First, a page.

He knows very well what a man wants, for he is a man himself, and as it were the farthest travelled, though he has never stirred from his door. He understands his needs and destiny. He would be well fed and lodged, there can be no doubt, and have the transient sympathy of a cheerful companion, and of a heart which always prophesies fair weather. And after all the greatest men, even, want much more the sympathy which every honest fellow can give, than that which the great only can impart. If he is not the most upright, let us allow him this praise, that he is the most downright of men. He has a hand to shake and to be shaken, and takes a sturdy and unquestionable interest in you, as if he had assumed the care of you, but if you will break your neck, he will even give you the best advice as to the method.
The great poets have not been ungrateful to their landlords. Mine host of the Tabard Inn, in the Prologue to the Canterbury Tales, was an honor to his profession:--
"A semely man our Hoste was, with alle,
For to han been an marshal in an halle.
A large man he was, with eyen stepe;
A fairer burgeis is ther nou in Chepe:
Bold of his speche, and wise, and well ytaught,
And of manhood him lacked righte naught.
Eke thereto, was he right a mery man,
And after souper plaien he began,
And spake of mirthe amonges other thinges,
Whan that we hadden made our reckoninges."
He is the true house-band, and centre of the company--of greater fellowship and practical social talent than any. He it is that proposes that each shall tell a tale to while away the time to Canterbury, and leads them himself, and concludes with his own tale:--
"Now, by my fader's soule that is ded,
But ye be mery, smiteth of my hed:
Hold up your hondes withouten more speche."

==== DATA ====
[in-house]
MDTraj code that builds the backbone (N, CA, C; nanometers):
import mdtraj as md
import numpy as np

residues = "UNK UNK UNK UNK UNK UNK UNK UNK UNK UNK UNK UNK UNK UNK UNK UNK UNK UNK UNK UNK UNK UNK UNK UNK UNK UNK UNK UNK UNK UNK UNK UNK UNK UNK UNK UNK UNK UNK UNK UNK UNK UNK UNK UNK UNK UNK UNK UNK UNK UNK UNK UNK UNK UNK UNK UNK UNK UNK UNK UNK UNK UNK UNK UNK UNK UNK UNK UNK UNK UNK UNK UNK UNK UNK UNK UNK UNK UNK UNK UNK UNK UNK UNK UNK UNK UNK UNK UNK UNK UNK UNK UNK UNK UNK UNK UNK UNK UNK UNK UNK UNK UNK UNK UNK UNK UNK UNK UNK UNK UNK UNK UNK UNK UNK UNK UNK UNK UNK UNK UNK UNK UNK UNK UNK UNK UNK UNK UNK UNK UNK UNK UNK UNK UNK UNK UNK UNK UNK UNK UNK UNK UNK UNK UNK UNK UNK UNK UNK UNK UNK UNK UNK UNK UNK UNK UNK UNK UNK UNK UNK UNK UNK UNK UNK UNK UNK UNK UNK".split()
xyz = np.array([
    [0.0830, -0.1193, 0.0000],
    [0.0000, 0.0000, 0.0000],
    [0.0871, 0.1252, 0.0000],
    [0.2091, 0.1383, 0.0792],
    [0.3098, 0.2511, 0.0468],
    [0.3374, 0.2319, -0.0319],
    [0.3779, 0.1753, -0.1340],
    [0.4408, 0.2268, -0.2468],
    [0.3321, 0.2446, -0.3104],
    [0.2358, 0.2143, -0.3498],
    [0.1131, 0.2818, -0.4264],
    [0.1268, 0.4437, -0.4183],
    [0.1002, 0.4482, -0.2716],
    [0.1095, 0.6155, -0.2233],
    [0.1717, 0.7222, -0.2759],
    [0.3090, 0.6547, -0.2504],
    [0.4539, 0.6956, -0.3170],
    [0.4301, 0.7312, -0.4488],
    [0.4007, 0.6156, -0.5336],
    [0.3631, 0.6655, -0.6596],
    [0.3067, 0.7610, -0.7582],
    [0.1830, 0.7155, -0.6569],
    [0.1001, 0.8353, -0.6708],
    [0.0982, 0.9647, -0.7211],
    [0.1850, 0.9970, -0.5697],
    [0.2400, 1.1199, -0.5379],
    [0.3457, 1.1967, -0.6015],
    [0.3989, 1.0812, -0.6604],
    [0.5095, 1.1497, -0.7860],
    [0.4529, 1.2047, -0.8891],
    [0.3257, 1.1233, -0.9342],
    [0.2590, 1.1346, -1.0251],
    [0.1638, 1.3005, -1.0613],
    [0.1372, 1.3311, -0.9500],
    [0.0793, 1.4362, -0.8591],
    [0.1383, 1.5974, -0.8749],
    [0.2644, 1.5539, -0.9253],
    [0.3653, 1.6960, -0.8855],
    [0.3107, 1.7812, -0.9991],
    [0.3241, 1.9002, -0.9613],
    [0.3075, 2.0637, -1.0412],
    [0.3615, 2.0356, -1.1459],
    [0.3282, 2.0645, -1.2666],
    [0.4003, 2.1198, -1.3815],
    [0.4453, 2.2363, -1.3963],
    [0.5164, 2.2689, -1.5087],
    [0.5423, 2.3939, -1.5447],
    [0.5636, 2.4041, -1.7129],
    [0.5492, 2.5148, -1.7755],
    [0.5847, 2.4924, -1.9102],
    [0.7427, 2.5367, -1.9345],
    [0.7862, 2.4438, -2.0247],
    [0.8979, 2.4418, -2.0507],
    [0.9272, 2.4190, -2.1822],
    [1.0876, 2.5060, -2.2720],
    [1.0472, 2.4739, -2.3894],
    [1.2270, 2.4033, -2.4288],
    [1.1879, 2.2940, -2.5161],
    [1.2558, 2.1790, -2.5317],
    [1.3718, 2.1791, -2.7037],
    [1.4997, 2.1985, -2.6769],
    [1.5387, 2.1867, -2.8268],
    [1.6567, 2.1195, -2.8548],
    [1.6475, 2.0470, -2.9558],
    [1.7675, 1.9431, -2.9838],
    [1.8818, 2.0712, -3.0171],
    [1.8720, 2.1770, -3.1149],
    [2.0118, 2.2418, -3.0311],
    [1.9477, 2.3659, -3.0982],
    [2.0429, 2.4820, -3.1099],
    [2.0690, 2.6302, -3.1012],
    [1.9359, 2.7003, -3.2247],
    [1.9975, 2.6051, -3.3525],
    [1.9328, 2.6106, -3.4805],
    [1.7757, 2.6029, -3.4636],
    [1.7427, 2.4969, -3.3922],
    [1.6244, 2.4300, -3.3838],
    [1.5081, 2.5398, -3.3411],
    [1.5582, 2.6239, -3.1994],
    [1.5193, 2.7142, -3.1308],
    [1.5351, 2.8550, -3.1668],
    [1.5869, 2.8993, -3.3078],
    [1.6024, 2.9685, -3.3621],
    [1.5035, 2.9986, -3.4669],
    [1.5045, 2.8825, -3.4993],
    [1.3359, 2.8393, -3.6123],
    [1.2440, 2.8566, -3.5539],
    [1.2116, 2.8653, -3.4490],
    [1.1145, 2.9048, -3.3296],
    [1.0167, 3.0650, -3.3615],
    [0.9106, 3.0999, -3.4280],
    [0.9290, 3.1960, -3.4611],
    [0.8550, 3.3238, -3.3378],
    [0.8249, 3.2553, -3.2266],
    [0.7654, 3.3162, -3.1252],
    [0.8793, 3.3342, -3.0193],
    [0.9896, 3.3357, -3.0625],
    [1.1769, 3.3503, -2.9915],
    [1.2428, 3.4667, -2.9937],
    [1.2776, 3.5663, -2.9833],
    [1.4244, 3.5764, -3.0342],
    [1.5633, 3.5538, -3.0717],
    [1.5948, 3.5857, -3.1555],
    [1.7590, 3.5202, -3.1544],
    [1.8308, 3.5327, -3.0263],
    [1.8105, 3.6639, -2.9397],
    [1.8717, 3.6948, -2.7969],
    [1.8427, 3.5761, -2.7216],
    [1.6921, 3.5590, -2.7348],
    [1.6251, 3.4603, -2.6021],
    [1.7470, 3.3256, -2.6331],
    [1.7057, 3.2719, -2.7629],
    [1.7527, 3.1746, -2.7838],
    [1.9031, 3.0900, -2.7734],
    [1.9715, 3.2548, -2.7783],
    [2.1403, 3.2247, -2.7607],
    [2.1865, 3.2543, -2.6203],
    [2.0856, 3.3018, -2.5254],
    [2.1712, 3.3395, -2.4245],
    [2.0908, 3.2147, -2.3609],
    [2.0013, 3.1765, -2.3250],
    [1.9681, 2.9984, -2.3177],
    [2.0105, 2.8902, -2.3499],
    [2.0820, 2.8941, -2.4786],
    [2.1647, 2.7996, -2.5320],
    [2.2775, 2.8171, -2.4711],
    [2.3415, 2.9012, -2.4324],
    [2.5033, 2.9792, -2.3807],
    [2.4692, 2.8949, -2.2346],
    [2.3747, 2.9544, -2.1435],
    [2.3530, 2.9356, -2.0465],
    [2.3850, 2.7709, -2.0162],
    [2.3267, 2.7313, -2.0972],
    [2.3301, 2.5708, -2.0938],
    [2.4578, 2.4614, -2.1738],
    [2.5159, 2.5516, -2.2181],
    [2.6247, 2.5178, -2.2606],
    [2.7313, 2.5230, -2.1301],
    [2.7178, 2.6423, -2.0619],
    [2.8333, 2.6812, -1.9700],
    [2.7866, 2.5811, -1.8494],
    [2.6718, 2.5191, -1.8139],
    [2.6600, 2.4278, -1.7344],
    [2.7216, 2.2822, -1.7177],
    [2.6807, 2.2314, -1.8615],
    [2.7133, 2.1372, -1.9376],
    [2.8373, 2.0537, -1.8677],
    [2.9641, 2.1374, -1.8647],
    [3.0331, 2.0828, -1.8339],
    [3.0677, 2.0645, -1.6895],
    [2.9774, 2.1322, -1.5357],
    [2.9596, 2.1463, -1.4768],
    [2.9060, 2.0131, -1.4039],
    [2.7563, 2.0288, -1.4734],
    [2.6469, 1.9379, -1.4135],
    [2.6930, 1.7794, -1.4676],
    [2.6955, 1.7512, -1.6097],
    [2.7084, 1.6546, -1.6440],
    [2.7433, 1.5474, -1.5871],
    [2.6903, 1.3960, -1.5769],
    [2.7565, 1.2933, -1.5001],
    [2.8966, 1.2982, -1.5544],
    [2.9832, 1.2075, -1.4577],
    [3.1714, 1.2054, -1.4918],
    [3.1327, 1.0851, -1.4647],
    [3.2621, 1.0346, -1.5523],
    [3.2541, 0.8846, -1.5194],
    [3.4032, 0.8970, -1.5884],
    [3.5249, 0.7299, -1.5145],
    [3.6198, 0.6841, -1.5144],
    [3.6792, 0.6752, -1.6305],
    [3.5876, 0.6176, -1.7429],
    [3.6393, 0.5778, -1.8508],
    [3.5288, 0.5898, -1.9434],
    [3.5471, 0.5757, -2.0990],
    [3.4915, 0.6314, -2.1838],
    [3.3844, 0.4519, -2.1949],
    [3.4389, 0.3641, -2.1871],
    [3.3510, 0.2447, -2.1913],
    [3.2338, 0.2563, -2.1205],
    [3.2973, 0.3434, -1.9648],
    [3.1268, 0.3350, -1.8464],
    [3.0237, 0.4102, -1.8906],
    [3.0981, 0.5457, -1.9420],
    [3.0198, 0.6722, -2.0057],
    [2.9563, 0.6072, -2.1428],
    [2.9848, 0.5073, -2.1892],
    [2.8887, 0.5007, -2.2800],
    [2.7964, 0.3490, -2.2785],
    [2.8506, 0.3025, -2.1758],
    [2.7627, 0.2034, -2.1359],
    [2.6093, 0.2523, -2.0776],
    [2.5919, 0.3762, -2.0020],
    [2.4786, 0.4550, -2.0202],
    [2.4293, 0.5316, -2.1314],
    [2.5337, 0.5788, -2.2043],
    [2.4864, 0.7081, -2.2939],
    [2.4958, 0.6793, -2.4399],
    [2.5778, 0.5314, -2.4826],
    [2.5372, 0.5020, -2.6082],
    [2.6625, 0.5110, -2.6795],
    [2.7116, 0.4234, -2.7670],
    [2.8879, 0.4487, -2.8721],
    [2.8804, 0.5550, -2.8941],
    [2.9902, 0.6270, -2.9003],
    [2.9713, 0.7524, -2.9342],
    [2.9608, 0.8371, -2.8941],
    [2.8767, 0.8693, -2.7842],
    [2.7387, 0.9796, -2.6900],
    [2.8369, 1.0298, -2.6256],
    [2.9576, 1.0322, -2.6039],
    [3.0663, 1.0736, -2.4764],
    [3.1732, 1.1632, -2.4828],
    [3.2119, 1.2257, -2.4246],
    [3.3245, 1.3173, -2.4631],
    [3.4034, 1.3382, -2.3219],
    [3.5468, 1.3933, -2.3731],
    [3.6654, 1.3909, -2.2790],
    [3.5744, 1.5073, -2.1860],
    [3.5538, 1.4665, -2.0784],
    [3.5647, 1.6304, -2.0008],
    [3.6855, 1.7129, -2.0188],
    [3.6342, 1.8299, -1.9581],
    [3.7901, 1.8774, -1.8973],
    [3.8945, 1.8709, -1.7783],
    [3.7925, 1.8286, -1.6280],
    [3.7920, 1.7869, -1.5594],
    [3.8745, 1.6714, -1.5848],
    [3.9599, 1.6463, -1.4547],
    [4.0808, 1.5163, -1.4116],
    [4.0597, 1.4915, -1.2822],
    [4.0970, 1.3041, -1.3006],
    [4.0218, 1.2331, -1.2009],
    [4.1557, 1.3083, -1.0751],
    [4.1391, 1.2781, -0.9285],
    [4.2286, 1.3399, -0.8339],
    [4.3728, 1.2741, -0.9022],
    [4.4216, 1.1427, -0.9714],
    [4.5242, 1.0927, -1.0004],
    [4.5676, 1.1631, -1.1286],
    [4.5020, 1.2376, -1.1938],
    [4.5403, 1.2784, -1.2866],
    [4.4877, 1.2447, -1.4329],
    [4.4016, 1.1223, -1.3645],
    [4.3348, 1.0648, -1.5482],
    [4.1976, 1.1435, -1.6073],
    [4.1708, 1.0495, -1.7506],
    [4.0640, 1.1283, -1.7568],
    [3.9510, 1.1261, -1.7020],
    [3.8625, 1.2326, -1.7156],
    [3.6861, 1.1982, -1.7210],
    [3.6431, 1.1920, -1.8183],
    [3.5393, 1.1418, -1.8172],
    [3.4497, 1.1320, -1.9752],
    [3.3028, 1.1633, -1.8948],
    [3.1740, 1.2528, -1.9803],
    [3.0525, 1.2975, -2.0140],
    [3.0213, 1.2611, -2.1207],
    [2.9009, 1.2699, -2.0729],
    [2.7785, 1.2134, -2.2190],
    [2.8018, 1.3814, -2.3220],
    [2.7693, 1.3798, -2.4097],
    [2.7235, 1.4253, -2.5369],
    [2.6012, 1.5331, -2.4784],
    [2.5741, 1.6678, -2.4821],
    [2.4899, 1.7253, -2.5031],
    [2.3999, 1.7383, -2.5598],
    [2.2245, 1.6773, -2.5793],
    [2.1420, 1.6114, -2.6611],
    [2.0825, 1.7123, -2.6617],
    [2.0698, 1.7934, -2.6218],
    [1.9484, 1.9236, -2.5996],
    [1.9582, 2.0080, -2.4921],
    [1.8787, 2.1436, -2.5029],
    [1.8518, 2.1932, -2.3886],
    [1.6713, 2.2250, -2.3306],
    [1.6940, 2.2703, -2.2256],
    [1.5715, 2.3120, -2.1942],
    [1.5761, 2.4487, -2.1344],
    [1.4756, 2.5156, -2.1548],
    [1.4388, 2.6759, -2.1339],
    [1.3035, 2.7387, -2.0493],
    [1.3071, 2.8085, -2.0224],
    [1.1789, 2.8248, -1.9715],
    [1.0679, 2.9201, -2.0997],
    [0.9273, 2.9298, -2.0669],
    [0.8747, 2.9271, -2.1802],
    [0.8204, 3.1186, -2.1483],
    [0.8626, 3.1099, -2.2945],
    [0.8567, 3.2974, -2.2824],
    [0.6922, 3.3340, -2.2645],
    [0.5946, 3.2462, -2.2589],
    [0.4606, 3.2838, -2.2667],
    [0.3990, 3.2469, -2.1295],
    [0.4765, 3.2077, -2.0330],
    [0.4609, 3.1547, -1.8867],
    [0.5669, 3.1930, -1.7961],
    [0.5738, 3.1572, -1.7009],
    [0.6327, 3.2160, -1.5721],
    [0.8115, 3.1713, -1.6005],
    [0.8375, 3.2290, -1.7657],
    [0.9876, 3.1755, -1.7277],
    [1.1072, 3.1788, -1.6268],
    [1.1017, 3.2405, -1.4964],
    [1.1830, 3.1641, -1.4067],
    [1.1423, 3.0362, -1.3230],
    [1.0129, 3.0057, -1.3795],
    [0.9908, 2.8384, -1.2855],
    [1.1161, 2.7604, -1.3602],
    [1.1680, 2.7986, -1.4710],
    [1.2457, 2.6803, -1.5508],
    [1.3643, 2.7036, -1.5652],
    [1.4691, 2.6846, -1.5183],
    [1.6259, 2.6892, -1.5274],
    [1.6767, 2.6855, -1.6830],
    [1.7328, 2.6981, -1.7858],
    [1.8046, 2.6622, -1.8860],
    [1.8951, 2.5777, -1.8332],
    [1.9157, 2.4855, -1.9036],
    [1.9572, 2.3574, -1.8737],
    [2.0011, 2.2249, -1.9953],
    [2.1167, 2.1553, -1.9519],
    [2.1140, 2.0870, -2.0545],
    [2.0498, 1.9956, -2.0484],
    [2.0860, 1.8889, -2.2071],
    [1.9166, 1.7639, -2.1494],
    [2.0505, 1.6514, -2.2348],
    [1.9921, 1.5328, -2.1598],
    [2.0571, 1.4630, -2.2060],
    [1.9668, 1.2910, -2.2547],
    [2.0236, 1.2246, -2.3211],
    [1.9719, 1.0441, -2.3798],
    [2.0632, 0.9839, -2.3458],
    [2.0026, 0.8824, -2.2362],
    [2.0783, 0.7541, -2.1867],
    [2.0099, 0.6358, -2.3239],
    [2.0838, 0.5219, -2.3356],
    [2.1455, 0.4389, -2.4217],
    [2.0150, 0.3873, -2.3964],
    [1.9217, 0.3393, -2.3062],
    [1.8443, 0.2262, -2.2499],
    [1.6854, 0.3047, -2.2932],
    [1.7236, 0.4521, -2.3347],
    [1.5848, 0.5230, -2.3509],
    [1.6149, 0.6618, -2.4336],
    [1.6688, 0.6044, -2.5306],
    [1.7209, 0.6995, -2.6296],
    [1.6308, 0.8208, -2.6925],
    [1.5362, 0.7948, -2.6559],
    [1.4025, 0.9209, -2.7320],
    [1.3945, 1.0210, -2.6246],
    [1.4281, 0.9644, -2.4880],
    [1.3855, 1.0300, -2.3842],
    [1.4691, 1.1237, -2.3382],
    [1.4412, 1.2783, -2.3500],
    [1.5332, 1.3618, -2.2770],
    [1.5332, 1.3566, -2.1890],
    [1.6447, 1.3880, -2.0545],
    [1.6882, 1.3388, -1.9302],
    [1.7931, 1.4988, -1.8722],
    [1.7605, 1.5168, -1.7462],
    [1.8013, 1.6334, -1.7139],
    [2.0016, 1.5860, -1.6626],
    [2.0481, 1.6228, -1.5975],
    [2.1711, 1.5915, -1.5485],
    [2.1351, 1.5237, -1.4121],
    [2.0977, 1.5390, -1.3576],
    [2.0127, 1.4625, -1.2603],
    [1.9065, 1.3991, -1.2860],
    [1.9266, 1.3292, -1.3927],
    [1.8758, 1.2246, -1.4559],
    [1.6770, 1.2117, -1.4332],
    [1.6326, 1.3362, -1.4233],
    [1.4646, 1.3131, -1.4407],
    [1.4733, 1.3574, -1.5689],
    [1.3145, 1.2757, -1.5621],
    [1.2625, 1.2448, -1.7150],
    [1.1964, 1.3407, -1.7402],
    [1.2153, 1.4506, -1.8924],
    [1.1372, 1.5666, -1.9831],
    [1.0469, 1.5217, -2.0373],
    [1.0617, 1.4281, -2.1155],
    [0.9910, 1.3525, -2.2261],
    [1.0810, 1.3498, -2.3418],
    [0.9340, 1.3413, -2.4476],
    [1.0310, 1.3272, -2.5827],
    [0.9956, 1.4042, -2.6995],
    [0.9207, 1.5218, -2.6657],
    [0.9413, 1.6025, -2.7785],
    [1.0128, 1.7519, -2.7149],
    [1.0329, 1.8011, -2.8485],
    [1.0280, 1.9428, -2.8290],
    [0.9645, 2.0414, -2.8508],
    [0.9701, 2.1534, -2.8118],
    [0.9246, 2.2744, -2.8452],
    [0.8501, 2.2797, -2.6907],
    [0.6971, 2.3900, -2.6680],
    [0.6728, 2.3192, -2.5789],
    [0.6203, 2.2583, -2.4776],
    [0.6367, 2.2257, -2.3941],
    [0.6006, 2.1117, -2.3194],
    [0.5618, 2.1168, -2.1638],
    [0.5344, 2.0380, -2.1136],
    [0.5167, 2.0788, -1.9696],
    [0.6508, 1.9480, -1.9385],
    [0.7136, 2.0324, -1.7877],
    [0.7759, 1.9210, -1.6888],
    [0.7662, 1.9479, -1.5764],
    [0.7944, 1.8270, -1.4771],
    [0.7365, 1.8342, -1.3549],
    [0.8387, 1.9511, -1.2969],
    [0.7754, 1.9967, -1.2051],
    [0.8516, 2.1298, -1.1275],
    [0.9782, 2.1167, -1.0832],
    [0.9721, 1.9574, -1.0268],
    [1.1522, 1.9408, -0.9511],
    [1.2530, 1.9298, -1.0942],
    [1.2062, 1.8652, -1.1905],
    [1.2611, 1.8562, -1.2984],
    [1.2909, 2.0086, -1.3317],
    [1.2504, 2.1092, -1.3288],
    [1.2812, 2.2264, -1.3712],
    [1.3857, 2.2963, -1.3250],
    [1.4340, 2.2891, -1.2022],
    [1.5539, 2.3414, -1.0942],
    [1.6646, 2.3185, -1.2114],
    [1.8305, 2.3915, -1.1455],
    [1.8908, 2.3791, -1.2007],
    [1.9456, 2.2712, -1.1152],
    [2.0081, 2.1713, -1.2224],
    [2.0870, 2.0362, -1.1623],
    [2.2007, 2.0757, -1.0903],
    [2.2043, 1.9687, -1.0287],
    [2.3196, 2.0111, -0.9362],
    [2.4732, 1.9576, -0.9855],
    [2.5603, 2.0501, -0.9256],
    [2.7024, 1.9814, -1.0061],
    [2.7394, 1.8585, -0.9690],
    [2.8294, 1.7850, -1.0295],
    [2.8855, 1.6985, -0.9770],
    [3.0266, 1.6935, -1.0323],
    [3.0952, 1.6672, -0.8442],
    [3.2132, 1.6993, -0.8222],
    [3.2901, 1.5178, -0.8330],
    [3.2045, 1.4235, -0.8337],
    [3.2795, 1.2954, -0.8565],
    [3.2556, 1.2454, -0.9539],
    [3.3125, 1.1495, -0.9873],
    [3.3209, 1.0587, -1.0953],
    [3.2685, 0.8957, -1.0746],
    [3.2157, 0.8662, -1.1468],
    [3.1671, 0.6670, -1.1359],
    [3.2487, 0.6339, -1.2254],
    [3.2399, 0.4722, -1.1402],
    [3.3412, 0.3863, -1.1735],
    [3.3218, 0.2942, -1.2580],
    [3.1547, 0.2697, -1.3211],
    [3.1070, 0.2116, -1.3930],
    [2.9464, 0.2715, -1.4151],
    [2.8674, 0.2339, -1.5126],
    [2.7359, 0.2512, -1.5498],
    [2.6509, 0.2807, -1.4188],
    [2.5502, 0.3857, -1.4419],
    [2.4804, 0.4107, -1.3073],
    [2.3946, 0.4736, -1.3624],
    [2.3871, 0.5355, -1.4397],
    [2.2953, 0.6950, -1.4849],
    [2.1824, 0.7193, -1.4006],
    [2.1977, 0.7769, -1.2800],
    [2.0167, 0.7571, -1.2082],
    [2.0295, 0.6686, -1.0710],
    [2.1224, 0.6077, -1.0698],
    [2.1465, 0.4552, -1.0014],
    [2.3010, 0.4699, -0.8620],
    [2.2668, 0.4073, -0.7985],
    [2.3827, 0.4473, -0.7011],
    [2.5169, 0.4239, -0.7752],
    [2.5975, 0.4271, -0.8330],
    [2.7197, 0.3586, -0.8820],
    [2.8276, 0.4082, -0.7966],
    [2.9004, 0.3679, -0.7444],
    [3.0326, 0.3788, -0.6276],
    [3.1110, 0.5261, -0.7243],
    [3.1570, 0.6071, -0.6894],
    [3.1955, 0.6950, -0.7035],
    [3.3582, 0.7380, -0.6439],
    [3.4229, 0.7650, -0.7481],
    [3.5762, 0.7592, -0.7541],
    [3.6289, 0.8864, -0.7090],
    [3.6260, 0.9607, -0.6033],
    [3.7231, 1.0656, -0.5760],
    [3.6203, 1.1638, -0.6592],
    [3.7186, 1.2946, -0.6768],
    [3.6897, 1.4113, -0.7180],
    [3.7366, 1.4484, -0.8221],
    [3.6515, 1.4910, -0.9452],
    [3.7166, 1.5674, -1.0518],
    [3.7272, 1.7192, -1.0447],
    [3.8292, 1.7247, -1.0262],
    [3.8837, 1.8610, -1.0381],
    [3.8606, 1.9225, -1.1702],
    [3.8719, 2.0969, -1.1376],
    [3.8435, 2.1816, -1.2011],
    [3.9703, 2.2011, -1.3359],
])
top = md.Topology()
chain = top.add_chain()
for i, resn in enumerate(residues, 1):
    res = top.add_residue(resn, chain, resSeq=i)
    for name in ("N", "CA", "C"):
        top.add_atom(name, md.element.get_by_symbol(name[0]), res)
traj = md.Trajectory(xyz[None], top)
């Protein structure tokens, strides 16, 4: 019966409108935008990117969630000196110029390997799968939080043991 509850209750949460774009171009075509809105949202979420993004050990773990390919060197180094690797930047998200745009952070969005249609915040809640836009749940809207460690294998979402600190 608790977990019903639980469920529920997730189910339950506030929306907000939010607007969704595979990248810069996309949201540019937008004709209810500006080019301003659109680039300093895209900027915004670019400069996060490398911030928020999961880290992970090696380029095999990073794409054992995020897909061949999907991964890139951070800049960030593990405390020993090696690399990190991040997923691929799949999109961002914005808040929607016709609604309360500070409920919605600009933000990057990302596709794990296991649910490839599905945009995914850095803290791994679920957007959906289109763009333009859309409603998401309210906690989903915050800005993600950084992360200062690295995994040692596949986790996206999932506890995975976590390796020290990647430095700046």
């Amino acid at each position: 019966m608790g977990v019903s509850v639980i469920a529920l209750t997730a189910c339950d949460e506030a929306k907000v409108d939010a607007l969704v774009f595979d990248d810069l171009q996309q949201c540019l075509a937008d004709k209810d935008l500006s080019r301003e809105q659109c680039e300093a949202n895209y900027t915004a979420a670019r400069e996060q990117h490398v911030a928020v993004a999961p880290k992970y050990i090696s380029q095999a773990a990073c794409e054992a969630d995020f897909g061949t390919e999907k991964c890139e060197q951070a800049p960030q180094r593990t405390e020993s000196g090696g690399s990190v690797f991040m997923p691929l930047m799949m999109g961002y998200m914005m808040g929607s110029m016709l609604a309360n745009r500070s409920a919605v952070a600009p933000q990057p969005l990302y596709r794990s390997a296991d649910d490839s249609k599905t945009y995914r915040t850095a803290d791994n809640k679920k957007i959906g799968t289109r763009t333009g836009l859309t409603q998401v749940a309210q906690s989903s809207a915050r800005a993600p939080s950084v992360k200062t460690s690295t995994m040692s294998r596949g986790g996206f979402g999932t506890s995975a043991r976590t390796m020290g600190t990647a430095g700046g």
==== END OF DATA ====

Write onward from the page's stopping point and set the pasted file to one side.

If we do not look up to the Landlord, we look round for him on all emergencies, for he is a man of infinite experience, who unites hands with wit. He is a more public character than a statesman,--a publican, and not consequently a sinner; and surely, he, if any, should be exempted from taxation and military duty.
Talking with our host is next best and instructive to talking with one's self. It is a more conscious soliloquy; as it were, to speak generally, and try what we would say provided we had an audience. He has indulgent and open ears, and does not require petty and particular statements. "Heigho!" exclaims the traveller. Them's my sentiments, thinks mine host, and stands ready for what may come next, expressing the purest sympathy by his demeanor. "Hot as blazes!" says the other,--"Hard weather, sir,--not much stirring nowadays," says he. He is wiser than to contradict his guest in any case; he lets him go on, he lets him travel.
The latest sitter leaves him standing far in the night, prepared to live right on, while suns rise and set, and his "good night" has as brisk a sound as his "good morning;" and the earliest riser finds him tasting his liquors in the bar ere flies begin to buzz, with a countenance fresh as the morning star over the sanded floor,--and not as one who had watched all night for travellers. And yet, if beds be the subject of conversation, it will appear that no man has been a sounder sleeper in his time.
Finally, as for his moral character, we do not hesitate to say, that he has no grain of vice or meanness in him, but represents just that degree of virtue which all men relish without being obliged to respect.